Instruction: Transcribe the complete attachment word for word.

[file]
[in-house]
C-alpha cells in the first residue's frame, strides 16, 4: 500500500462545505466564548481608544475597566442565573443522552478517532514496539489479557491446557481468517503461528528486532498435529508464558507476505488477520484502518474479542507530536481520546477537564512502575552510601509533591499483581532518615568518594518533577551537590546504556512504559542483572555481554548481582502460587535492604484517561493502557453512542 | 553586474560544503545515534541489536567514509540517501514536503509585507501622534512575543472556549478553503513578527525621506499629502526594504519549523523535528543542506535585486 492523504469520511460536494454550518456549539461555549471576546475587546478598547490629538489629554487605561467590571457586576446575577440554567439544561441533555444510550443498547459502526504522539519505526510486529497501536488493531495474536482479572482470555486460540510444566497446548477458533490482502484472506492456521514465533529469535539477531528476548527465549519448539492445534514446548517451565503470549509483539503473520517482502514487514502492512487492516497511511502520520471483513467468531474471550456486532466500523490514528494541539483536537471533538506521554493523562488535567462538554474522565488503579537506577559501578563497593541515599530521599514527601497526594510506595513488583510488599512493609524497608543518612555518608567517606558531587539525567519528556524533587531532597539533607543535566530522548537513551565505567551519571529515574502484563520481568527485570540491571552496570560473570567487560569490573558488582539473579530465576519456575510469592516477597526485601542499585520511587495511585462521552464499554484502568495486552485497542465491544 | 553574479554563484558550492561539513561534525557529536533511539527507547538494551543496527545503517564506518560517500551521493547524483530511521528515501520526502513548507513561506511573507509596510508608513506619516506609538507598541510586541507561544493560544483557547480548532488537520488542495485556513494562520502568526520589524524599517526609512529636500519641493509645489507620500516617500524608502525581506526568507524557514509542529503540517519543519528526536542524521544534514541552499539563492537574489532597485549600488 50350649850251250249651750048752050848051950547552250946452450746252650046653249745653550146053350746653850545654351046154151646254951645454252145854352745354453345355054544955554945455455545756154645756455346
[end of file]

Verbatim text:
[in-house]
C-alpha cells in the first residue's frame, strides 16, 4: 500500500462545505466564548481608544475597566442565573443522552478517532514496539489479557491446557481468517503461528528486532498435529508464558507476505488477520484502518474479542507530536481520546477537564512502575552510601509533591499483581532518615568518594518533577551537590546504556512504559542483572555481554548481582502460587535492604484517561493502557453512542 | 553586474560544503545515534541489536567514509540517501514536503509585507501622534512575543472556549478553503513578527525621506499629502526594504519549523523535528543542506535585486 492523504469520511460536494454550518456549539461555549471576546475587546478598547490629538489629554487605561467590571457586576446575577440554567439544561441533555444510550443498547459502526504522539519505526510486529497501536488493531495474536482479572482470555486460540510444566497446548477458533490482502484472506492456521514465533529469535539477531528476548527465549519448539492445534514446548517451565503470549509483539503473520517482502514487514502492512487492516497511511502520520471483513467468531474471550456486532466500523490514528494541539483536537471533538506521554493523562488535567462538554474522565488503579537506577559501578563497593541515599530521599514527601497526594510506595513488583510488599512493609524497608543518612555518608567517606558531587539525567519528556524533587531532597539533607543535566530522548537513551565505567551519571529515574502484563520481568527485570540491571552496570560473570567487560569490573558488582539473579530465576519456575510469592516477597526485601542499585520511587495511585462521552464499554484502568495486552485497542465491544 | 553574479554563484558550492561539513561534525557529536533511539527507547538494551543496527545503517564506518560517500551521493547524483530511521528515501520526502513548507513561506511573507509596510508608513506619516506609538507598541510586541507561544493560544483557547480548532488537520488542495485556513494562520502568526520589524524599517526609512529636500519641493509645489507620500516617500524608502525581506526568507524557514509542529503540517519543519528526536542524521544534514541552499539563492537574489532597485549600488 50350649850251250249651750048752050848051950547552250946452450746252650046653249745653550146053350746653850545654351046154151646254951645454252145854352745354453345355054544955554945455455545756154645756455346